Explore Canada Like a Local: How to Relive Quebec City’s Fascinating 400-Year History

Editor's note: This post is part two in a multi-part series promoting the Explore Canada Like a Local sweepstakes. If you haven't already, check out the introductory post to see what this initiative is all about.

I came to Quebec to backpack the province’s national parks. To step into the vast Canadian wilderness with nothing but a backpack and tent in tow. To live for nine full days not unlike Les Stroud … if Les traveled in a cush, four-wheel drive SUV, broke for daily coffee runs and relaxed on short-haul flights shuttling him from A-to-B. And with fancy GPS gadgetry, ready-to-eat breakfast meals, and $700 worth of MEC provisions.

OK, so perhaps I’m not exactly “roughing it”. I demand a few more creature comforts now that I’m over 30. But let’s not get into semantics. Plus, the CTC offered me two nights at a charming hotel in downtown Quebec, Quebec (the city so nice, they named it twice). How could I resist? Given that it was my first two nights in the city, I thought I’d ease my way into this epic journey.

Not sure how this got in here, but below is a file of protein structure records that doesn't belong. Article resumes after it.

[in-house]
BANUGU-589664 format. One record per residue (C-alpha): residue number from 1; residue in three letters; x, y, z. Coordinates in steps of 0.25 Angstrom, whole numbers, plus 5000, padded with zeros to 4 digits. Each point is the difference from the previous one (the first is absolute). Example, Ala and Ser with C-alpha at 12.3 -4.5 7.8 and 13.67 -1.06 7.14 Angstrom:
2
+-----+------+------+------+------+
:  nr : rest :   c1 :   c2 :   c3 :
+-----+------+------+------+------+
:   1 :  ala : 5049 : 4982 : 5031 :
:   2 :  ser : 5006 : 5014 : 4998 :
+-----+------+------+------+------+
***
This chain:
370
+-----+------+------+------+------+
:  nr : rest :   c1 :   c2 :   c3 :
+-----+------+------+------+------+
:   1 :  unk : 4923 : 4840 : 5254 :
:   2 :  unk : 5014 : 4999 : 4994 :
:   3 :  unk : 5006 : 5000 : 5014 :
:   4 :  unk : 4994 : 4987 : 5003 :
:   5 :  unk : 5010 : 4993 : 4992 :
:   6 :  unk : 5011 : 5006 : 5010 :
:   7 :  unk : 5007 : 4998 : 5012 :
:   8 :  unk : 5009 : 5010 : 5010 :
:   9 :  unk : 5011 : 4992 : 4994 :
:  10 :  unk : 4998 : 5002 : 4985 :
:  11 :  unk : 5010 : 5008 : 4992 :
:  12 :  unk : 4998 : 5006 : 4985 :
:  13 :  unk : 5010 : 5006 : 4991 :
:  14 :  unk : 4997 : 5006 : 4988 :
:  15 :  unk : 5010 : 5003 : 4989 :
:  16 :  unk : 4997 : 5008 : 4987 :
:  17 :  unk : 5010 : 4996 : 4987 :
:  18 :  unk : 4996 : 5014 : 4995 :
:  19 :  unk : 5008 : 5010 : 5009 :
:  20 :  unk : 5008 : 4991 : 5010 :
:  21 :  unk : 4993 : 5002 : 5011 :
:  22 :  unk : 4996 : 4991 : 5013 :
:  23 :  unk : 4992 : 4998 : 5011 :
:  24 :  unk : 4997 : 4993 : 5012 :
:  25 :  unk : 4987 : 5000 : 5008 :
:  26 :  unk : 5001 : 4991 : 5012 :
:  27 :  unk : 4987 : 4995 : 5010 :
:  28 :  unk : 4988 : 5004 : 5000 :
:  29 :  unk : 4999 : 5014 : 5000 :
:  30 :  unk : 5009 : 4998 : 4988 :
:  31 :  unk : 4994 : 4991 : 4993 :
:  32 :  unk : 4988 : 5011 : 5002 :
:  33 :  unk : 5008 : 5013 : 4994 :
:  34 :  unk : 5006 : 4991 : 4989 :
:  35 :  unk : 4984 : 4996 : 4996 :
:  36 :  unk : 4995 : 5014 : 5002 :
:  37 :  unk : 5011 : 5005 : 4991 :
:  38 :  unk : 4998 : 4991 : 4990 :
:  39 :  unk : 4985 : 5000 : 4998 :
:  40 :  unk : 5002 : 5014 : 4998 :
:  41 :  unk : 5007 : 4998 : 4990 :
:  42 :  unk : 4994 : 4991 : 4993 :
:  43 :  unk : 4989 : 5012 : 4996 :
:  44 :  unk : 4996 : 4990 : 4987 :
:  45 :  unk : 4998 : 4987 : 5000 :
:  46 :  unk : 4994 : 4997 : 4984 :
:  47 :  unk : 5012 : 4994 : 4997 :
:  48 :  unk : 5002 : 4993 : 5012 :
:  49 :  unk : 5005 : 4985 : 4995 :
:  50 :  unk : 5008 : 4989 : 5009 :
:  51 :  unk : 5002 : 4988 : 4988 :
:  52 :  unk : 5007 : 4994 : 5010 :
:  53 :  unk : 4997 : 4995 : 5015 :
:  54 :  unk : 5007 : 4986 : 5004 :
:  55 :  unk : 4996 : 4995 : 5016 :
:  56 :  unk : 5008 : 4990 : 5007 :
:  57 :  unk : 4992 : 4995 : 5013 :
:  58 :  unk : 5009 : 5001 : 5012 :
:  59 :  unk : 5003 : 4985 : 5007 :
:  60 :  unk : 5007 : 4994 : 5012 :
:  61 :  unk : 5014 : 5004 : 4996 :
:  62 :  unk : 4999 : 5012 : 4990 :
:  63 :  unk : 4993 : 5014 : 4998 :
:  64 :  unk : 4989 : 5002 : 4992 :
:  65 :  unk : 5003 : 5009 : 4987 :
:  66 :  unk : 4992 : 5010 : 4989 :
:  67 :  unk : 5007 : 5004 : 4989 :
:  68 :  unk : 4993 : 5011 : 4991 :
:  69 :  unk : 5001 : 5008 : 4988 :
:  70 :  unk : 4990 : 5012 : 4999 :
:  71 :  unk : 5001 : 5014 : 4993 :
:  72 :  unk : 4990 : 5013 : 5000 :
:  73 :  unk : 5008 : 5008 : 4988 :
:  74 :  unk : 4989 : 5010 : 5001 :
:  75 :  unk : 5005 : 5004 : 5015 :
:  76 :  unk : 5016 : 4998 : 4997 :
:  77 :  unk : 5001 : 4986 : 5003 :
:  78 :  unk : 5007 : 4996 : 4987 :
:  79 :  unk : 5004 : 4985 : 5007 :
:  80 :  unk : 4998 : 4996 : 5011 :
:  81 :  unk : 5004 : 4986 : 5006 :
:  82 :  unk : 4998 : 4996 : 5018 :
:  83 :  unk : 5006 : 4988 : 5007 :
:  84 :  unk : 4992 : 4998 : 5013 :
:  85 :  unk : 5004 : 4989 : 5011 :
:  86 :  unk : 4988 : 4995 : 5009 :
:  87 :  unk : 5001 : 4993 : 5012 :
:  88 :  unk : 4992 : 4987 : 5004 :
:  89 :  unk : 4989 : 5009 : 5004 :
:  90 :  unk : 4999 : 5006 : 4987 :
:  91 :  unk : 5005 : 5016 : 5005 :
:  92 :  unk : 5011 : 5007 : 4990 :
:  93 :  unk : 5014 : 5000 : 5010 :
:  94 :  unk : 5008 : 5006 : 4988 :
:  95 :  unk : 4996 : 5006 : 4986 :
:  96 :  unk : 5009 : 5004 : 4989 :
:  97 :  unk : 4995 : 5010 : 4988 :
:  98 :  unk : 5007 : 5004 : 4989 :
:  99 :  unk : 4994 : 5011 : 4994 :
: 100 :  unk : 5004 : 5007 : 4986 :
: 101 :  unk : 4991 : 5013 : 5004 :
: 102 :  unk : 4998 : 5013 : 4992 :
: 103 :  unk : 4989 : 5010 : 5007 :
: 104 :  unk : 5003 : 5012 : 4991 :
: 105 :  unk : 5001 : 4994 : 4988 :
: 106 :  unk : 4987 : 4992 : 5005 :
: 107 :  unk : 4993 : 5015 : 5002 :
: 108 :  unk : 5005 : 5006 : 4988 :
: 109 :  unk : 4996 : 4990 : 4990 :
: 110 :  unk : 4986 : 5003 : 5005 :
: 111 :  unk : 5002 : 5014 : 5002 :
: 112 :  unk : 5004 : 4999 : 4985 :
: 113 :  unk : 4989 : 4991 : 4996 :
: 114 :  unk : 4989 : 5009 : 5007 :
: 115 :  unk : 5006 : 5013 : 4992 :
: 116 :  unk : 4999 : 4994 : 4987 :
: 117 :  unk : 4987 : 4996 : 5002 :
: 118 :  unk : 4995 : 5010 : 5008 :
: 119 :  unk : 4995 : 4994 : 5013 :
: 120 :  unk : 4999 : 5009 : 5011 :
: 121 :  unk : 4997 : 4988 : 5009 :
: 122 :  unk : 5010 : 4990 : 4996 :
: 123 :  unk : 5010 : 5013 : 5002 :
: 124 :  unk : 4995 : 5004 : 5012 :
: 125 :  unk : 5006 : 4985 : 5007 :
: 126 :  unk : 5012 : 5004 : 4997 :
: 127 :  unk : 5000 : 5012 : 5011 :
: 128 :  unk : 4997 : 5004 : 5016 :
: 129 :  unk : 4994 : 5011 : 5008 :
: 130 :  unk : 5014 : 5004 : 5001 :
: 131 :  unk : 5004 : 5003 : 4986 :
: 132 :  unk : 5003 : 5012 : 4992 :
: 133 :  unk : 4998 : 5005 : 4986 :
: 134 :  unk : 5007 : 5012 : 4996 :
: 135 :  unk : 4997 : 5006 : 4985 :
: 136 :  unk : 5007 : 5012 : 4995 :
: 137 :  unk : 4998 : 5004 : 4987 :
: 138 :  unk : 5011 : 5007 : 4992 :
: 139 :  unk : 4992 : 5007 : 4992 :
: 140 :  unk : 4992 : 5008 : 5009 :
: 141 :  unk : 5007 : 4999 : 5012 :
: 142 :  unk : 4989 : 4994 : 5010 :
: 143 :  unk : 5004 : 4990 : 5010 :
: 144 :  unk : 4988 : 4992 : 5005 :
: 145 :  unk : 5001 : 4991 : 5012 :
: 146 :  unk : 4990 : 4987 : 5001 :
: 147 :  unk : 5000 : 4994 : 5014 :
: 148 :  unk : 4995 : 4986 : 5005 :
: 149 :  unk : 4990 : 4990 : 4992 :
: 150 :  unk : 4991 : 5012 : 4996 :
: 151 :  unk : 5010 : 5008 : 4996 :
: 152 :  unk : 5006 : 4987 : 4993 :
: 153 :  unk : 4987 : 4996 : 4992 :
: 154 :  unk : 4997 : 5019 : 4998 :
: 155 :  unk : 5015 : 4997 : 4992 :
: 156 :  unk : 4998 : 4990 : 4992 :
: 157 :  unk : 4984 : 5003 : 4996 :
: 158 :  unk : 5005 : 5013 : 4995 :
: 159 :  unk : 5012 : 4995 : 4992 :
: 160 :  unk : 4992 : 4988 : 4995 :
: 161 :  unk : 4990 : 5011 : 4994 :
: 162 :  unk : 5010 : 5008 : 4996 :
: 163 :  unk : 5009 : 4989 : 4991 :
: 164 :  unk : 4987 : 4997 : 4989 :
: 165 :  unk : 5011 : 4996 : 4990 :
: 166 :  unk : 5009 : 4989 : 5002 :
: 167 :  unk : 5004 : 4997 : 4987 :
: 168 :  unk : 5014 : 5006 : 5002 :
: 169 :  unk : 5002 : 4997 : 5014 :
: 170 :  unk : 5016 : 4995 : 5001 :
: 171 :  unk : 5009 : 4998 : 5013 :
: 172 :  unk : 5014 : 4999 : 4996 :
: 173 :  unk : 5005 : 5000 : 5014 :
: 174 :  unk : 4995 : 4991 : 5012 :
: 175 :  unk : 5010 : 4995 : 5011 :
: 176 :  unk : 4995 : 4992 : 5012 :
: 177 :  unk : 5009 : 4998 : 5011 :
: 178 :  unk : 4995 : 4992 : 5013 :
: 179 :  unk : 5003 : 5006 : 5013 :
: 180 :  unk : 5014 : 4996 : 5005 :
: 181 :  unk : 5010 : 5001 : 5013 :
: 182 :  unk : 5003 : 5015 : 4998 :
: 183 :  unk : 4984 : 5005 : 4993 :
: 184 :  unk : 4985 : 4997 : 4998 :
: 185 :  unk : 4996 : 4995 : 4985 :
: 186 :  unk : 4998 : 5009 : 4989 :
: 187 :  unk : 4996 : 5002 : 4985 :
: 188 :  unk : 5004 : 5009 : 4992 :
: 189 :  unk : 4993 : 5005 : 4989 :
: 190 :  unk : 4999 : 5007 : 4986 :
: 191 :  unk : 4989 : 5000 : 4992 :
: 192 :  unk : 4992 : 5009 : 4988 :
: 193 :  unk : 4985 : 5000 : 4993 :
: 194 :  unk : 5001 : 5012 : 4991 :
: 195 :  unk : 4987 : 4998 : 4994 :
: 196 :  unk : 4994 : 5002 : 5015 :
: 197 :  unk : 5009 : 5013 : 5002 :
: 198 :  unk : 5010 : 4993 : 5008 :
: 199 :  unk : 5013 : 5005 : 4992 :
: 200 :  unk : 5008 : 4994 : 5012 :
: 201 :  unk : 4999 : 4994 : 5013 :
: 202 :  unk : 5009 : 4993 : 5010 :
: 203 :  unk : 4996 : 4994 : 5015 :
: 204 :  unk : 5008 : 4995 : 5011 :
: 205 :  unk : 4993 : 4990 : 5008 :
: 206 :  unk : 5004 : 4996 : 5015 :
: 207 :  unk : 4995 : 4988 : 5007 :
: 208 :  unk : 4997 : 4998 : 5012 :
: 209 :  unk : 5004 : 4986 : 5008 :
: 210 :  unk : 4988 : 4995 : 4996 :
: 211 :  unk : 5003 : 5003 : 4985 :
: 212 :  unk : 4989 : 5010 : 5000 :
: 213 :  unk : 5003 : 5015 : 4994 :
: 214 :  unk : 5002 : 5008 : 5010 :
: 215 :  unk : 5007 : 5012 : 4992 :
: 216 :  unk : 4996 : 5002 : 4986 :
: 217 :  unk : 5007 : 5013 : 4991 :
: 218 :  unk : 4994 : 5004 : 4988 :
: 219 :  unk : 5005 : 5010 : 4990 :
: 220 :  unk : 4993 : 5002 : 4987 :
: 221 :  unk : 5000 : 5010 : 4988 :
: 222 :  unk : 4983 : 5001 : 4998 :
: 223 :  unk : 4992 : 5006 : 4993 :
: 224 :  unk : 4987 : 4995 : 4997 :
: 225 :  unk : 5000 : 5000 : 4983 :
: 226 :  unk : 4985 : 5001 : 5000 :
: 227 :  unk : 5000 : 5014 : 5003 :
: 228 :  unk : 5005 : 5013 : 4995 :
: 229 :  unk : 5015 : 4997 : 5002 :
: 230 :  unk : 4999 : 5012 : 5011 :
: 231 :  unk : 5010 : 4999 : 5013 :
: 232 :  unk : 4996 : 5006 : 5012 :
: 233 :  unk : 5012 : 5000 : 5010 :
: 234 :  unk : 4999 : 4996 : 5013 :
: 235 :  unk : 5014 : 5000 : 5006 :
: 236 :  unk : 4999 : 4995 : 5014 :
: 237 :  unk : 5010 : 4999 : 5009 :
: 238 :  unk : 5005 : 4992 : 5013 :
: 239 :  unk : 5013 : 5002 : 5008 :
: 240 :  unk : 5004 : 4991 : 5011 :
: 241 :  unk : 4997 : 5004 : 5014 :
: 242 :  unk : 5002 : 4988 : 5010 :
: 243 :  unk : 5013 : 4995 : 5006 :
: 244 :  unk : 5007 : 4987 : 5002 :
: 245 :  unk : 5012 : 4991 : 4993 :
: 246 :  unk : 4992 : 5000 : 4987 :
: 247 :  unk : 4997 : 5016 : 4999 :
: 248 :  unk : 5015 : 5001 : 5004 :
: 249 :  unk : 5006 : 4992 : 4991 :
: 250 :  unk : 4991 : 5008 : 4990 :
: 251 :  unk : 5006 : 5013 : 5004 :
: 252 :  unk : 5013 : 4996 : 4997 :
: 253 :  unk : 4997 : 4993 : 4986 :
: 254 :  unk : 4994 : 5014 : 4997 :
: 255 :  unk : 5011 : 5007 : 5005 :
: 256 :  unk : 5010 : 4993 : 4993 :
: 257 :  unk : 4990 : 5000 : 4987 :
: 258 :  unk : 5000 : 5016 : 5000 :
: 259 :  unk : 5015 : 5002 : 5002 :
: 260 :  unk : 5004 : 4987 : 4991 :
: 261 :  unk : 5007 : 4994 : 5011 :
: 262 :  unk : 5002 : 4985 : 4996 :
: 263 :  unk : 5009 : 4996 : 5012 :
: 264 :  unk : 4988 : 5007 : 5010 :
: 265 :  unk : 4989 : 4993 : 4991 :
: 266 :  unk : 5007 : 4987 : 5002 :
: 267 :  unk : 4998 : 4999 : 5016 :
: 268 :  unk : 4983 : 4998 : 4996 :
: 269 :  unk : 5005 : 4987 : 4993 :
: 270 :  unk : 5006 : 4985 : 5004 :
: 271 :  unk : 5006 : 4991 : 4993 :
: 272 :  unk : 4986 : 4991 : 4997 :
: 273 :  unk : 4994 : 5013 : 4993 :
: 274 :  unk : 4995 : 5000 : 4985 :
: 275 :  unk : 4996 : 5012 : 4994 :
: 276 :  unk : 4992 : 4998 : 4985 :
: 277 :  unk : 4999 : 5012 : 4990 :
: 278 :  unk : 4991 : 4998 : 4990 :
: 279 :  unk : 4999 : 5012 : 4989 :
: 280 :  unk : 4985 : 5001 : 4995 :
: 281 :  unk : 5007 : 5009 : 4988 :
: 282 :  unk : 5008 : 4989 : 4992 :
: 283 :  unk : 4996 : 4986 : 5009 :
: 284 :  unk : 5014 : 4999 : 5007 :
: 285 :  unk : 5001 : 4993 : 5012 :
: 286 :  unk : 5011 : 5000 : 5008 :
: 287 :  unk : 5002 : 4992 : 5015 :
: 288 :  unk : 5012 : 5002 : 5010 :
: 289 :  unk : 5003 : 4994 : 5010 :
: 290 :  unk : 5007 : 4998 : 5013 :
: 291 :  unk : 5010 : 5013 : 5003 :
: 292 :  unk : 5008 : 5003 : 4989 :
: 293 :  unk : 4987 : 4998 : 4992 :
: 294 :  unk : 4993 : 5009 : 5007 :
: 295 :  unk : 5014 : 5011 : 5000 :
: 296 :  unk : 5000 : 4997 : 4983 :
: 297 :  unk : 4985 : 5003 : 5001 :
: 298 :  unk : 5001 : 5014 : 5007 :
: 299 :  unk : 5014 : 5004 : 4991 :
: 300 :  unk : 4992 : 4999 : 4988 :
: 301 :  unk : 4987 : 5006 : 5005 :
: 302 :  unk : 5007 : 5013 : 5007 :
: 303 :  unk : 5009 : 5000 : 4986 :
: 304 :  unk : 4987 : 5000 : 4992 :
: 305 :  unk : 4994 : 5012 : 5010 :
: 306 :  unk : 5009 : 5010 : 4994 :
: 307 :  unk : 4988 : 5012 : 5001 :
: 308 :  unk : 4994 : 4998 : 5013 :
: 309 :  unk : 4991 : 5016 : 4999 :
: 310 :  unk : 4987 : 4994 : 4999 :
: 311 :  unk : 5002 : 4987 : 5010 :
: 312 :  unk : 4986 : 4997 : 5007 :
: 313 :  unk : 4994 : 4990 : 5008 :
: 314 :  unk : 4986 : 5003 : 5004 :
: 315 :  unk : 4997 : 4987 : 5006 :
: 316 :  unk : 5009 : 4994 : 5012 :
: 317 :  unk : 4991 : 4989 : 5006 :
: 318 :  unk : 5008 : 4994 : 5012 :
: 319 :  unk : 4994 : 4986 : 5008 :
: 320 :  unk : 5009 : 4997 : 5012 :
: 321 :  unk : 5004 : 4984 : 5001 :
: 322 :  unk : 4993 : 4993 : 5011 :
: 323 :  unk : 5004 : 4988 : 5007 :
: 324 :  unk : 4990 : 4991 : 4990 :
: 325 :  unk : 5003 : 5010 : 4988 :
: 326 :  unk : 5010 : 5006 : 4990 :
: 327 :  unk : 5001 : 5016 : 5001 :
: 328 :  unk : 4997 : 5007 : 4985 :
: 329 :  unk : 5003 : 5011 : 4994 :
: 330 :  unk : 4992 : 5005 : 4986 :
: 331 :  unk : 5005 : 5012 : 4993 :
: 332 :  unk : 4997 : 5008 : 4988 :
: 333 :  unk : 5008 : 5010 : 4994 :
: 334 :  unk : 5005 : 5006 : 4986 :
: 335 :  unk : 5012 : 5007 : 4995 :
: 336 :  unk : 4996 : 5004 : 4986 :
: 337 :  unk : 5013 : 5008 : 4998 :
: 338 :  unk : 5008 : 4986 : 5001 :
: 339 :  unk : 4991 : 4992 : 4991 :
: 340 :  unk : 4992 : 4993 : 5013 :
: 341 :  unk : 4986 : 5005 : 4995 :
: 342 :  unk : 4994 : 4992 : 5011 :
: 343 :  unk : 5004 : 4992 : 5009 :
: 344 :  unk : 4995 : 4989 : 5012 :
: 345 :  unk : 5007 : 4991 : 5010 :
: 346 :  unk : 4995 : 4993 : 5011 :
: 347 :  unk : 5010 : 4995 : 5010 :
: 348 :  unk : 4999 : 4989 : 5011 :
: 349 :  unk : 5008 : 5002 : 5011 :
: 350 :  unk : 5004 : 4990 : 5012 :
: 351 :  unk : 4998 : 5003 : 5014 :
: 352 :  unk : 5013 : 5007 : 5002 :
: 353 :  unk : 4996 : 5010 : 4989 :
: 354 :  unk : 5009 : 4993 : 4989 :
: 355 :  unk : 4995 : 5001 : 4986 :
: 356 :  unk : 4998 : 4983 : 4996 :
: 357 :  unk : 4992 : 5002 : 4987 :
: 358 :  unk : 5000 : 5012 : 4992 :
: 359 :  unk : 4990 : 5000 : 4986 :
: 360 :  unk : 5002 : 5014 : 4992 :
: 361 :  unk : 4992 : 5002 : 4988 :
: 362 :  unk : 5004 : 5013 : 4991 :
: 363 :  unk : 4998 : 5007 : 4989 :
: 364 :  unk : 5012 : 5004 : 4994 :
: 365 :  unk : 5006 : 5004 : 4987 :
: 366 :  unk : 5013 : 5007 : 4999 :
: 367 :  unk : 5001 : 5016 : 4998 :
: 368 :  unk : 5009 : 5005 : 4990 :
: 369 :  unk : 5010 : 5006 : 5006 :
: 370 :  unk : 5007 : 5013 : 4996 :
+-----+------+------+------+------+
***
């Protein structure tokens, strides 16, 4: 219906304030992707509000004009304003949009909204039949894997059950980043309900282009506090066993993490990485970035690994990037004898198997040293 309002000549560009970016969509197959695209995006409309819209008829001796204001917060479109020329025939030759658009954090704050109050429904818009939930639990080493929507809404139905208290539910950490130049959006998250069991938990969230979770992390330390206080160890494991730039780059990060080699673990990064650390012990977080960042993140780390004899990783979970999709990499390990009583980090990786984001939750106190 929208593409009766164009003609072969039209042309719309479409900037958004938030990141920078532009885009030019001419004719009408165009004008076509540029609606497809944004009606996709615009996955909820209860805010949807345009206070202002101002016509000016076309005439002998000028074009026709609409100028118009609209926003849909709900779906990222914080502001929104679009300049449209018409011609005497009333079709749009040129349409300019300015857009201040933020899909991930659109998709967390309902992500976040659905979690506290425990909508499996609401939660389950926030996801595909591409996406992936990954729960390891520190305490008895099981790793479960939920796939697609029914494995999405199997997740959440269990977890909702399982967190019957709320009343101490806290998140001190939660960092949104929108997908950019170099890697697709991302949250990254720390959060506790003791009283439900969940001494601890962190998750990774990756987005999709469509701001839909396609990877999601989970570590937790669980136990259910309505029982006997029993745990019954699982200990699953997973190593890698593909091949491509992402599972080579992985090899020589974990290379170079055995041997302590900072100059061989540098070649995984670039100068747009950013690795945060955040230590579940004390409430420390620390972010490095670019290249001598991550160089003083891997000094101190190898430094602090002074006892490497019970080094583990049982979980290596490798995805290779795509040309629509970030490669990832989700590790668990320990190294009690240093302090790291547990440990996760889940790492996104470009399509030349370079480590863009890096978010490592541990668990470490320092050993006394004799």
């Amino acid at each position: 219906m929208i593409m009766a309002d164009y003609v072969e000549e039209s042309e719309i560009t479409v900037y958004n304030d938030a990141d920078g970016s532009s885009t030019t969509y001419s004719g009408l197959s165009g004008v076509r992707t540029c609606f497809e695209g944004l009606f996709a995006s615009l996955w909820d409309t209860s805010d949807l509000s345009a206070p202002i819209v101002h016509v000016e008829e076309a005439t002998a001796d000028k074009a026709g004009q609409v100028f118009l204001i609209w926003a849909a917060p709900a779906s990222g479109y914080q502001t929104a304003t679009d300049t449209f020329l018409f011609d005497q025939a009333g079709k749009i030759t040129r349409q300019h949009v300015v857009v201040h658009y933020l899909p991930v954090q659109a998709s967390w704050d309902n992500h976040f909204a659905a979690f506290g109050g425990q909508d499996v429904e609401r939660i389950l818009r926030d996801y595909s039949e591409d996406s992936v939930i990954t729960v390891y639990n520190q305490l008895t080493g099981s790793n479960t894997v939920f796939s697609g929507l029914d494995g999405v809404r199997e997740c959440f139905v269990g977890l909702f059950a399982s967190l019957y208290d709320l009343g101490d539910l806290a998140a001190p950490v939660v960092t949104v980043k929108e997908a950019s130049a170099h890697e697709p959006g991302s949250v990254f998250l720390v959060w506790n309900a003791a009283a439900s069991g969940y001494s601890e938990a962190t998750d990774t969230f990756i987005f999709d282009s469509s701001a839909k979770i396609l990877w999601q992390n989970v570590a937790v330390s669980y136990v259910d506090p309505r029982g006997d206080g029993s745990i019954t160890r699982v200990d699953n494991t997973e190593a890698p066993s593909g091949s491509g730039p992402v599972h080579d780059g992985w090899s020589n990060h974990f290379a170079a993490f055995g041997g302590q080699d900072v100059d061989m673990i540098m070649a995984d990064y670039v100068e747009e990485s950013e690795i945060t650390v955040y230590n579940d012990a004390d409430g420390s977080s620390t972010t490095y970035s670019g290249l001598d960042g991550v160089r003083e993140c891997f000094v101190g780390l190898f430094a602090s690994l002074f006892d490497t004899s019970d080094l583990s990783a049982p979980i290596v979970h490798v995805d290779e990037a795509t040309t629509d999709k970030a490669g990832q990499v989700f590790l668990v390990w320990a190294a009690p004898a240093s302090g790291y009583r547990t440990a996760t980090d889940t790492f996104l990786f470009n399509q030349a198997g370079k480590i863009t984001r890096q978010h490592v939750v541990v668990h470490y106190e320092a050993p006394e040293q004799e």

Funiculaire, Quebec City, Canada
Funiculaire at Night, Quebec City © Luciano

You might ask why downtown Quebec (the city, not the province) is part of a backpacking trip through Quebec’s (the province, not the city – confused yet?) national parks. Good question. It’s because Parcs Canada manages not only the national parks, but the fortifications of Quebec City as well.

And a beautiful city it is. While I’d visited before on several occasions, I’d never been able to fully appreciate its fascinating history. For that, I credit my exclusive personal tour with Parcs (the cool kids drop the “Canada” part entirely – it’s just called “Parcs”) which provided a fascinating in-depth look at the city’s history.

Where It All Began: Saint-Louis Forts and Châteaux

My tour began on the archaeological site of Saint-Louis Forts and Châteaux, situated in the shadow of Le Chateau Frontenac hotel under what is now Dufferin Terrace. Here, years of precise excavation have revealed the remains of four forts built since 1620, as well as some of Canada’s first European settlers. It was a truly Herculean task and has been touted as one of – if not the – most important historical site in the whole of the country.